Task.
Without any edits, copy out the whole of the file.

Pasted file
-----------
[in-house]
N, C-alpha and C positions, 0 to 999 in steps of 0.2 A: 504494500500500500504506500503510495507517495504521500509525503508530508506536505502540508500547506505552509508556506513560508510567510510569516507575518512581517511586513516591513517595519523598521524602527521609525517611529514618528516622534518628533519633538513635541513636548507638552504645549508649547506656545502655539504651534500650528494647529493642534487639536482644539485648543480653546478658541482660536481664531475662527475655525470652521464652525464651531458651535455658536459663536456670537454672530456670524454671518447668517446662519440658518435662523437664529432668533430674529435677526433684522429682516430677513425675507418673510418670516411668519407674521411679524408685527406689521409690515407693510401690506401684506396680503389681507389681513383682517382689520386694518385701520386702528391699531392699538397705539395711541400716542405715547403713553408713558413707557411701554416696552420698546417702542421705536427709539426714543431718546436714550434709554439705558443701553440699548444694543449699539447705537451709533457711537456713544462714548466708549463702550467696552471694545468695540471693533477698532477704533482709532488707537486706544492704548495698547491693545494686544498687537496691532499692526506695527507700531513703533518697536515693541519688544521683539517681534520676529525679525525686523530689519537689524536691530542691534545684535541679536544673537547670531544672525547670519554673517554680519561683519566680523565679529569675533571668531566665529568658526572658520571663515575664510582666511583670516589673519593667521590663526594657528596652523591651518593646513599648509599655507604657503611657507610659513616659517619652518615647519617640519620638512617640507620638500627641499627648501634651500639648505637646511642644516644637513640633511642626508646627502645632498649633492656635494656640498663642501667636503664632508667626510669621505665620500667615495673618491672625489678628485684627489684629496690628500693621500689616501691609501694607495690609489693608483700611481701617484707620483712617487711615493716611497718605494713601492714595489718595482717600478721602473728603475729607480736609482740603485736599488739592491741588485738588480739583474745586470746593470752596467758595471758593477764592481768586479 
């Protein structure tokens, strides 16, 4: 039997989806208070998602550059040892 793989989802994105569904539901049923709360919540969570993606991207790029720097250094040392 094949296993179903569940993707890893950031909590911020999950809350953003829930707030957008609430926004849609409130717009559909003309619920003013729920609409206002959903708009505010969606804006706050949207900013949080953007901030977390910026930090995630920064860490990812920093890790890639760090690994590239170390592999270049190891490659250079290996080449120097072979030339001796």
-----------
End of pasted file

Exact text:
[in-house]
N, C-alpha and C positions, 0 to 999 in steps of 0.2 A: 504494500500500500504506500503510495507517495504521500509525503508530508506536505502540508500547506505552509508556506513560508510567510510569516507575518512581517511586513516591513517595519523598521524602527521609525517611529514618528516622534518628533519633538513635541513636548507638552504645549508649547506656545502655539504651534500650528494647529493642534487639536482644539485648543480653546478658541482660536481664531475662527475655525470652521464652525464651531458651535455658536459663536456670537454672530456670524454671518447668517446662519440658518435662523437664529432668533430674529435677526433684522429682516430677513425675507418673510418670516411668519407674521411679524408685527406689521409690515407693510401690506401684506396680503389681507389681513383682517382689520386694518385701520386702528391699531392699538397705539395711541400716542405715547403713553408713558413707557411701554416696552420698546417702542421705536427709539426714543431718546436714550434709554439705558443701553440699548444694543449699539447705537451709533457711537456713544462714548466708549463702550467696552471694545468695540471693533477698532477704533482709532488707537486706544492704548495698547491693545494686544498687537496691532499692526506695527507700531513703533518697536515693541519688544521683539517681534520676529525679525525686523530689519537689524536691530542691534545684535541679536544673537547670531544672525547670519554673517554680519561683519566680523565679529569675533571668531566665529568658526572658520571663515575664510582666511583670516589673519593667521590663526594657528596652523591651518593646513599648509599655507604657503611657507610659513616659517619652518615647519617640519620638512617640507620638500627641499627648501634651500639648505637646511642644516644637513640633511642626508646627502645632498649633492656635494656640498663642501667636503664632508667626510669621505665620500667615495673618491672625489678628485684627489684629496690628500693621500689616501691609501694607495690609489693608483700611481701617484707620483712617487711615493716611497718605494713601492714595489718595482717600478721602473728603475729607480736609482740603485736599488739592491741588485738588480739583474745586470746593470752596467758595471758593477764592481768586479 
């Protein structure tokens, strides 16, 4: 039997989806208070998602550059040892 793989989802994105569904539901049923709360919540969570993606991207790029720097250094040392 094949296993179903569940993707890893950031909590911020999950809350953003829930707030957008609430926004849609409130717009559909003309619920003013729920609409206002959903708009505010969606804006706050949207900013949080953007901030977390910026930090995630920064860490990812920093890790890639760090690994590239170390592999270049190891490659250079290996080449120097072979030339001796």